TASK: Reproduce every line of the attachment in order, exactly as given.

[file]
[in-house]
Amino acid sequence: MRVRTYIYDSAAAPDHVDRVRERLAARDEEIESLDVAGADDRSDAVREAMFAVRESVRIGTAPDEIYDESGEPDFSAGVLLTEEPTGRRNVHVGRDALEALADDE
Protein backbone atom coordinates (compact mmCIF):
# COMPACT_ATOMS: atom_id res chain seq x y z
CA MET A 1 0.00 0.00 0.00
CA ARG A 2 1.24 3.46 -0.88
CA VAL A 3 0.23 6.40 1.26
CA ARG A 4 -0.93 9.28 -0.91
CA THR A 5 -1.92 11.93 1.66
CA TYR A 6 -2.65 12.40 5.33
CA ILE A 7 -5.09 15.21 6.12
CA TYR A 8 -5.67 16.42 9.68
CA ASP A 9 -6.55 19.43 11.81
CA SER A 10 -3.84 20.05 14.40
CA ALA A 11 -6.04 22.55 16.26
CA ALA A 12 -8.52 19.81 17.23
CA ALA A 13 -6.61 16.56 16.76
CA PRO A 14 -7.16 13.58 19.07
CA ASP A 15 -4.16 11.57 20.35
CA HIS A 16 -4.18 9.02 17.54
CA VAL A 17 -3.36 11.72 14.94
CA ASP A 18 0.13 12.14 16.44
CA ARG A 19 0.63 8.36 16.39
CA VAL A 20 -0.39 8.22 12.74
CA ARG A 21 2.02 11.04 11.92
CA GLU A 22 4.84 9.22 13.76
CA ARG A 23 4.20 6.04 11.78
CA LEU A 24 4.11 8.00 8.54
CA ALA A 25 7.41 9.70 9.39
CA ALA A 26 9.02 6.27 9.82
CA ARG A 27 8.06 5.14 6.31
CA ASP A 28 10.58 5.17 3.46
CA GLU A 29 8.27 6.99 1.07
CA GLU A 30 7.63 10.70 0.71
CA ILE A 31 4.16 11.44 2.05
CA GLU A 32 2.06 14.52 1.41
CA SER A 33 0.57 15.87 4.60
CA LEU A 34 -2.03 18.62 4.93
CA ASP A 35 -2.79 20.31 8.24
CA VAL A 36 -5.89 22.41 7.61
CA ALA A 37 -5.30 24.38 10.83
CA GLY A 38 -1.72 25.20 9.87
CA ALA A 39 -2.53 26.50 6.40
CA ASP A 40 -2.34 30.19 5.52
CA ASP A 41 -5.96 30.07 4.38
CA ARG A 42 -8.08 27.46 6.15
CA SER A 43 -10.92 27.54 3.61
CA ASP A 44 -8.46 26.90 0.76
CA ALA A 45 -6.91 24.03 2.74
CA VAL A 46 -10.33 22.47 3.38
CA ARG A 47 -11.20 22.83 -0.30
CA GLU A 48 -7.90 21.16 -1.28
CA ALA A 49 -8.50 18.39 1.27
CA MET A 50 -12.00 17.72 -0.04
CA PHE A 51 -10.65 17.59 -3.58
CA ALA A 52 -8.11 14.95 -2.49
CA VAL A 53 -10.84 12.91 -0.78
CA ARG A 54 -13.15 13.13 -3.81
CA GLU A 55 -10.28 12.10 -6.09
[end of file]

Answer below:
[in-house]
Amino acid sequence: MRVRTYIYDSAAAPDHVDRVRERLAARDEEIESLDVAGADDRSDAVREAMFAVRESVRIGTAPDEIYDESGEPDFSAGVLLTEEPTGRRNVHVGRDALEALADDE
Protein backbone atom coordinates (compact mmCIF):
# COMPACT_ATOMS: atom_id res chain seq x y z
CA MET A 1 0.00 0.00 0.00
CA ARG A 2 1.24 3.46 -0.88
CA VAL A 3 0.23 6.40 1.26
CA ARG A 4 -0.93 9.28 -0.91
CA THR A 5 -1.92 11.93 1.66
CA TYR A 6 -2.65 12.40 5.33
CA ILE A 7 -5.09 15.21 6.12
CA TYR A 8 -5.67 16.42 9.68
CA ASP A 9 -6.55 19.43 11.81
CA SER A 10 -3.84 20.05 14.40
CA ALA A 11 -6.04 22.55 16.26
CA ALA A 12 -8.52 19.81 17.23
CA ALA A 13 -6.61 16.56 16.76
CA PRO A 14 -7.16 13.58 19.07
CA ASP A 15 -4.16 11.57 20.35
CA HIS A 16 -4.18 9.02 17.54
CA VAL A 17 -3.36 11.72 14.94
CA ASP A 18 0.13 12.14 16.44
CA ARG A 19 0.63 8.36 16.39
CA VAL A 20 -0.39 8.22 12.74
CA ARG A 21 2.02 11.04 11.92
CA GLU A 22 4.84 9.22 13.76
CA ARG A 23 4.20 6.04 11.78
CA LEU A 24 4.11 8.00 8.54
CA ALA A 25 7.41 9.70 9.39
CA ALA A 26 9.02 6.27 9.82
CA ARG A 27 8.06 5.14 6.31
CA ASP A 28 10.58 5.17 3.46
CA GLU A 29 8.27 6.99 1.07
CA GLU A 30 7.63 10.70 0.71
CA ILE A 31 4.16 11.44 2.05
CA GLU A 32 2.06 14.52 1.41
CA SER A 33 0.57 15.87 4.60
CA LEU A 34 -2.03 18.62 4.93
CA ASP A 35 -2.79 20.31 8.24
CA VAL A 36 -5.89 22.41 7.61
CA ALA A 37 -5.30 24.38 10.83
CA GLY A 38 -1.72 25.20 9.87
CA ALA A 39 -2.53 26.50 6.40
CA ASP A 40 -2.34 30.19 5.52
CA ASP A 41 -5.96 30.07 4.38
CA ARG A 42 -8.08 27.46 6.15
CA SER A 43 -10.92 27.54 3.61
CA ASP A 44 -8.46 26.90 0.76
CA ALA A 45 -6.91 24.03 2.74
CA VAL A 46 -10.33 22.47 3.38
CA ARG A 47 -11.20 22.83 -0.30
CA GLU A 48 -7.90 21.16 -1.28
CA ALA A 49 -8.50 18.39 1.27
CA MET A 50 -12.00 17.72 -0.04
CA PHE A 51 -10.65 17.59 -3.58
CA ALA A 52 -8.11 14.95 -2.49
CA VAL A 53 -10.84 12.91 -0.78
CA ARG A 54 -13.15 13.13 -3.81
CA GLU A 55 -10.28 12.10 -6.09